Focus should be on stopping career criminals, not border - East Valley Tribune: Opinion

Focus should be on stopping career criminals, not border

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Retired Mesa master police officer Bill Richardson lives in the East Valley and can be reached at

Posted: Friday, August 6, 2010 10:52 am | Updated: 11:28 pm, Wed May 25, 2011.

Another police officer has been murdered in Maricopa County. The third this year. Last week, a Chandler police detective was murdered during an undercover drug investigation by a heavily armed crew of mostly convicted felons and career criminals who obviously had no fear of the carnage they were going to leave behind. Two other detectives were seriously wounded.

In May, a Phoenix police officer was ambushed and murdered by a career criminal during a hit-and-run investigation. 

Six months ago, a Gilbert police lieutenant was shot in the face at point blank range during a traffic stop by a career criminal who at the time was the primary suspect in an unsolved murder in another jurisdiction. He has since been indicted for that murder.

In February 2007, a Glendale police officer was shot and killed. The suspect: a career criminal. Five months later, a Phoenix police officer was shot and killed. The suspect: also a career criminal. Two months later, a second Phoenix officer was murdered by a career criminal who had an outstanding felony warrant for his arrest.

Last December, an Arizona Department of Public Safety officer was killed in Phoenix during the pursuit of a career criminal who was fleeing from police in a stolen vehicle.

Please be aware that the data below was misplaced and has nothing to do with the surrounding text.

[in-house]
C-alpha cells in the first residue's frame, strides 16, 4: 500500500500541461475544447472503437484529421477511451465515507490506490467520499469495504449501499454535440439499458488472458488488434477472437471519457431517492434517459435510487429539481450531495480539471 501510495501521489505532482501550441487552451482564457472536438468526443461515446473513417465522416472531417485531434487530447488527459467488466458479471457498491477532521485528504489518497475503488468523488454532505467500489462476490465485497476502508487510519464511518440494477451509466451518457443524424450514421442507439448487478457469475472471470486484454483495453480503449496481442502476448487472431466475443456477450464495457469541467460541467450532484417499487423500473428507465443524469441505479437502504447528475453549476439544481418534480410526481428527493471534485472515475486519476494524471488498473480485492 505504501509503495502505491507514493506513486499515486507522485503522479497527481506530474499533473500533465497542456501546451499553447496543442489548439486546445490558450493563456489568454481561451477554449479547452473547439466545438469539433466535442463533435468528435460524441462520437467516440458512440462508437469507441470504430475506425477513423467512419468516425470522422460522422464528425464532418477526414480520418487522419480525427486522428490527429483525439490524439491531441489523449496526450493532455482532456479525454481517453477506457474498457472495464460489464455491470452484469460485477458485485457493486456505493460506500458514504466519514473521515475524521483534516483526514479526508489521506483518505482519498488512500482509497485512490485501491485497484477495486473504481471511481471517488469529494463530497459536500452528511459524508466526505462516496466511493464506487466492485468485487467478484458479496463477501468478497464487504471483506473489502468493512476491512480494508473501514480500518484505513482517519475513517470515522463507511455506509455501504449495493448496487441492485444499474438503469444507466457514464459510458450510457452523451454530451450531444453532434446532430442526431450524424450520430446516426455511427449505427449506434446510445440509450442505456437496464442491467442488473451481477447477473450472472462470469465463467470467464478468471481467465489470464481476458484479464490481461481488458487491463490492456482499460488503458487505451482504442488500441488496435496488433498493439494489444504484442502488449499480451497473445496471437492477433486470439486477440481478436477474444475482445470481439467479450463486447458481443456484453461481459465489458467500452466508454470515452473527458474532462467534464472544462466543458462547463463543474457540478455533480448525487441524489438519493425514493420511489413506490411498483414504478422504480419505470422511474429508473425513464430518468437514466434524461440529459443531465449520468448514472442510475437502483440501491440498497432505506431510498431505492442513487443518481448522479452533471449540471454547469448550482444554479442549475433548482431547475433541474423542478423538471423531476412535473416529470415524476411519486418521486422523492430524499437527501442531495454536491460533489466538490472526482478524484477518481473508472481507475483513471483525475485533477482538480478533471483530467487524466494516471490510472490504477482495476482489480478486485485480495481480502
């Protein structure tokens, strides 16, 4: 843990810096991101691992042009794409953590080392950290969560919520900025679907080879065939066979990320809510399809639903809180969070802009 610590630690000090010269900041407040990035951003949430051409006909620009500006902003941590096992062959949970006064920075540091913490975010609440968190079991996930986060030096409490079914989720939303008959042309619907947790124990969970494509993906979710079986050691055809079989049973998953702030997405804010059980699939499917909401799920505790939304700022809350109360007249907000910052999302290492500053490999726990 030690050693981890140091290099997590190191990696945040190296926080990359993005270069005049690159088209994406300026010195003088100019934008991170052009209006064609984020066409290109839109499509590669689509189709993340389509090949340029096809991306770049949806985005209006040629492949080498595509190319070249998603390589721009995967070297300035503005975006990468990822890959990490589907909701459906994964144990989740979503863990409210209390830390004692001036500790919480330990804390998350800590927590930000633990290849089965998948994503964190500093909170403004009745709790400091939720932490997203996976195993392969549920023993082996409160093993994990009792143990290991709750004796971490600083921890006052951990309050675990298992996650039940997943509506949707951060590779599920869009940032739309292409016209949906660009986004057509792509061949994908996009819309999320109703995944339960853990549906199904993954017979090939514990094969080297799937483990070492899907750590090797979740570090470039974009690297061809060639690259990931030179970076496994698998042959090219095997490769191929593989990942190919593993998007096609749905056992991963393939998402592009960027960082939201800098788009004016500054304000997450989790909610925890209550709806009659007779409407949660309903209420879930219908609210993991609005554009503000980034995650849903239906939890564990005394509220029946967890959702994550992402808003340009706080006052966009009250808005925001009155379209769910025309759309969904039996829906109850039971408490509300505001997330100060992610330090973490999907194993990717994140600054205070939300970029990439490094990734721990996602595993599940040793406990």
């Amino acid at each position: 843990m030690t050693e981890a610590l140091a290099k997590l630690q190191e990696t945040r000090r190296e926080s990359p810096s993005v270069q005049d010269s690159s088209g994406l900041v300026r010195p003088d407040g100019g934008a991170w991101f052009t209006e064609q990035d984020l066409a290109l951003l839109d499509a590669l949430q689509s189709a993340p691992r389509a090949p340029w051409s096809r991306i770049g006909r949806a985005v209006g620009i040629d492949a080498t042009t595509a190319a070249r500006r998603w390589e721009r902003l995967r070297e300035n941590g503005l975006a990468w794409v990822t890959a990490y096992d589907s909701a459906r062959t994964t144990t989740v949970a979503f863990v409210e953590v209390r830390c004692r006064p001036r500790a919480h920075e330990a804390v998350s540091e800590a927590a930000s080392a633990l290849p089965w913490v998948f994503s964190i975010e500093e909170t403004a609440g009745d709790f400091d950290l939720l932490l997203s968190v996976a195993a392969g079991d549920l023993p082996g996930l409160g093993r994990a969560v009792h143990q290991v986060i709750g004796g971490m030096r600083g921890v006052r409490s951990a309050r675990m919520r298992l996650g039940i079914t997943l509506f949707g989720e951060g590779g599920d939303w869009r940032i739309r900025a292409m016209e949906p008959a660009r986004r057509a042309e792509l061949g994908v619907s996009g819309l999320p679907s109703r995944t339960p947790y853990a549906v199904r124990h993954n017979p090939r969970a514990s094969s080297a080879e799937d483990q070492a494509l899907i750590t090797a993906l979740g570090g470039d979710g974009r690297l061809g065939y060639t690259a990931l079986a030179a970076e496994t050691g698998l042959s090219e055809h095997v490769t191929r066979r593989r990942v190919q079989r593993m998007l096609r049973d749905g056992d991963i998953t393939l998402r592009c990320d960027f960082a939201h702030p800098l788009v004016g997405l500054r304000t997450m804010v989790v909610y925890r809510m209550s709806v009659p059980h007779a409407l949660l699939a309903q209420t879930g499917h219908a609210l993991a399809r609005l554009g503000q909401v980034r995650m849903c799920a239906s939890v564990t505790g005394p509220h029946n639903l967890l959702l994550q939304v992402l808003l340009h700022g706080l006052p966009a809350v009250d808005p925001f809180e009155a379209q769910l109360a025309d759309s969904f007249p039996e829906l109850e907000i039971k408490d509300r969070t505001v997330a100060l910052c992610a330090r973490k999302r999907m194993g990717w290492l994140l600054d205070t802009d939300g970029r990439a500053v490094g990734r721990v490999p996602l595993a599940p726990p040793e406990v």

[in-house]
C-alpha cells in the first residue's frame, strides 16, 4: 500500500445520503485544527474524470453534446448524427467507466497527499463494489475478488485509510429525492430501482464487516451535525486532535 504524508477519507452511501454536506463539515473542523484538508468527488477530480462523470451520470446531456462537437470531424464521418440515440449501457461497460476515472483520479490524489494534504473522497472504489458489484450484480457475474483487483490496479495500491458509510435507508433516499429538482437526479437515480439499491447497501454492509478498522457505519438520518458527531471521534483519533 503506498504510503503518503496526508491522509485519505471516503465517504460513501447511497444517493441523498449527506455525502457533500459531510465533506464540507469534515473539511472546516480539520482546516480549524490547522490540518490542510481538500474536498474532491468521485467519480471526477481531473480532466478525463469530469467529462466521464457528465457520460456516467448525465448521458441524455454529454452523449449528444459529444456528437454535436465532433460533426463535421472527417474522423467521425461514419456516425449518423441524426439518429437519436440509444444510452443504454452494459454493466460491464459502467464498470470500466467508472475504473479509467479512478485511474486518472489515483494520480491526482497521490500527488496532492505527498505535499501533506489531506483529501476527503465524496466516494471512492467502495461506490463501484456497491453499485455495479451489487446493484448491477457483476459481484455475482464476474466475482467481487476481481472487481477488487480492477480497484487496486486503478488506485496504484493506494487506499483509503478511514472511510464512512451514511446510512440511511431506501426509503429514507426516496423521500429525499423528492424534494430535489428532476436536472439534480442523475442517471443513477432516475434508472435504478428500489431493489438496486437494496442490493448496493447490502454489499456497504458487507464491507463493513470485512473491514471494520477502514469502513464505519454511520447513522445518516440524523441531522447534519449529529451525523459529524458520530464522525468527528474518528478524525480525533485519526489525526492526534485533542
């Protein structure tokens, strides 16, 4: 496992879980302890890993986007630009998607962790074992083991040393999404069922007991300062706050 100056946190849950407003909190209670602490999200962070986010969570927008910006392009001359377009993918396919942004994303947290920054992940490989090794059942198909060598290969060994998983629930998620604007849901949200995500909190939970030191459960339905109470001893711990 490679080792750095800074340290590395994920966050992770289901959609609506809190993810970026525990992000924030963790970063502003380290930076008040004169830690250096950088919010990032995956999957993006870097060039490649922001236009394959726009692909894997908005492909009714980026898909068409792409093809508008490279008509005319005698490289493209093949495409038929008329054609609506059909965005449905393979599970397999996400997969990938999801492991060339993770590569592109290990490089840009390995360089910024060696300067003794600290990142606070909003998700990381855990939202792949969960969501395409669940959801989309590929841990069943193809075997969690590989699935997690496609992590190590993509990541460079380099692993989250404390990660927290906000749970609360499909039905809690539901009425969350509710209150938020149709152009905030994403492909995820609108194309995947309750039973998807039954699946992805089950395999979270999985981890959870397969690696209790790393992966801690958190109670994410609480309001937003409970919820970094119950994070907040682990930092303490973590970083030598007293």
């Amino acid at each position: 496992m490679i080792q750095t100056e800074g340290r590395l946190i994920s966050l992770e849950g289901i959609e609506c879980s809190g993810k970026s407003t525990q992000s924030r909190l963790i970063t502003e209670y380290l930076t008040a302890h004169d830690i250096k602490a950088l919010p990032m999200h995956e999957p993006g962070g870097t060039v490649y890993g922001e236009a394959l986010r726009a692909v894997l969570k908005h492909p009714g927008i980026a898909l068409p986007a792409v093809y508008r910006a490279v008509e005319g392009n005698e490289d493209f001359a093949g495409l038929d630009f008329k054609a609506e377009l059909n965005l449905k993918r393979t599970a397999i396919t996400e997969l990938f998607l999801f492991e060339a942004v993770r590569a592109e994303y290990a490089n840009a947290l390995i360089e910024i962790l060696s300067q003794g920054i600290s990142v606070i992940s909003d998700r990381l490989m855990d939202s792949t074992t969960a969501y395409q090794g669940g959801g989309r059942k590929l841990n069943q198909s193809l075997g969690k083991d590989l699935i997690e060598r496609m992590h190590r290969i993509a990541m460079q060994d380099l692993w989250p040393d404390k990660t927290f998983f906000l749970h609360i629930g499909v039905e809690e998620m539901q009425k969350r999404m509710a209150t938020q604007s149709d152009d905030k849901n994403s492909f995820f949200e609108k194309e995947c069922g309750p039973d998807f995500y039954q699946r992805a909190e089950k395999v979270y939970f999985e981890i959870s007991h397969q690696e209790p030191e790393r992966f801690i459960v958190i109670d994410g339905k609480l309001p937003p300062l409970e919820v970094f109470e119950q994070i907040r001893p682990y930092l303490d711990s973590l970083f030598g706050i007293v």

Eight Valley officers have died at the hands of career criminals in just over three years in an area less populated than Los Angeles. Only one LAPD officer has been murdered during the same time frame. 

If you believe the incessant political vitriol, our fallen law enforcement officers are being gunned down in droves by illegal aliens. Not true. Just one of those eight officers was murdered by an illegal alien.    

And according to a June 8, 2010 study completed by interim Maricopa County Attorney Rick Romley, three local enforcement officers have been murdered by illegal aliens since 1994. During that time frame, 21 officers have been shot and killed in the line of duty. 

The study also found that “40% of the officers shot and killed from 1994 to present were shot by ‘Prohibited Possessors’.” A prohibited possessor is someone who has been convicted of a felony, is a career criminal, has been convicted of domestic violence or is an illegal alien. “45% of those prosecuted for shooting and killing officers from 1994 to present have prior felony convictions and/or open warrants.”

The report said since 2003 60 percent of Arizona officers murdered were shot by prohibited possessors. Only one was an illegal alien. Half of the officers shot were murdered by people with prior felony convictions and or outstanding felony warrants and 80 percent of Arizona officers killed since 2003 were from local law enforcement agencies in Maricopa County. It’s been reported Maricopa County has an estimated 38,000 unserved felony warrants sitting in the files of the sheriff’s office.

From 1995 to 2008, five Arizona officers have been gunned down on the border and near border counties. Two in Yuma in 1995, two in Tucson in 2003 and 2008, and one Pinal County deputy who was murdered near Eloy in 2001.   

Romley’s report ended by saying; “The last five, now six, law enforcement officers shot and killed in Maricopa County were killed by defendants who had prior felony convictions and/or open warrants.” 

Too many police officers have been murdered in Maricopa County! 

While all eyes and Arizona’s dwindling law enforcement resources are focused on the border, an area where crime is down and thousands of federal agents, local and state police, and the National Guard are literally bumping into each other during this election year, someone needs to pay attention to what’s happening in the rest of state, especially in Maricopa County, when it comes to the growing numbers of murdered local police officers who are far away from the international border and its low crime zone.

The carnage and the political showboating needs to stop.

Retired Mesa master police officer Bill Richardson lives in the East Valley and can be reached at

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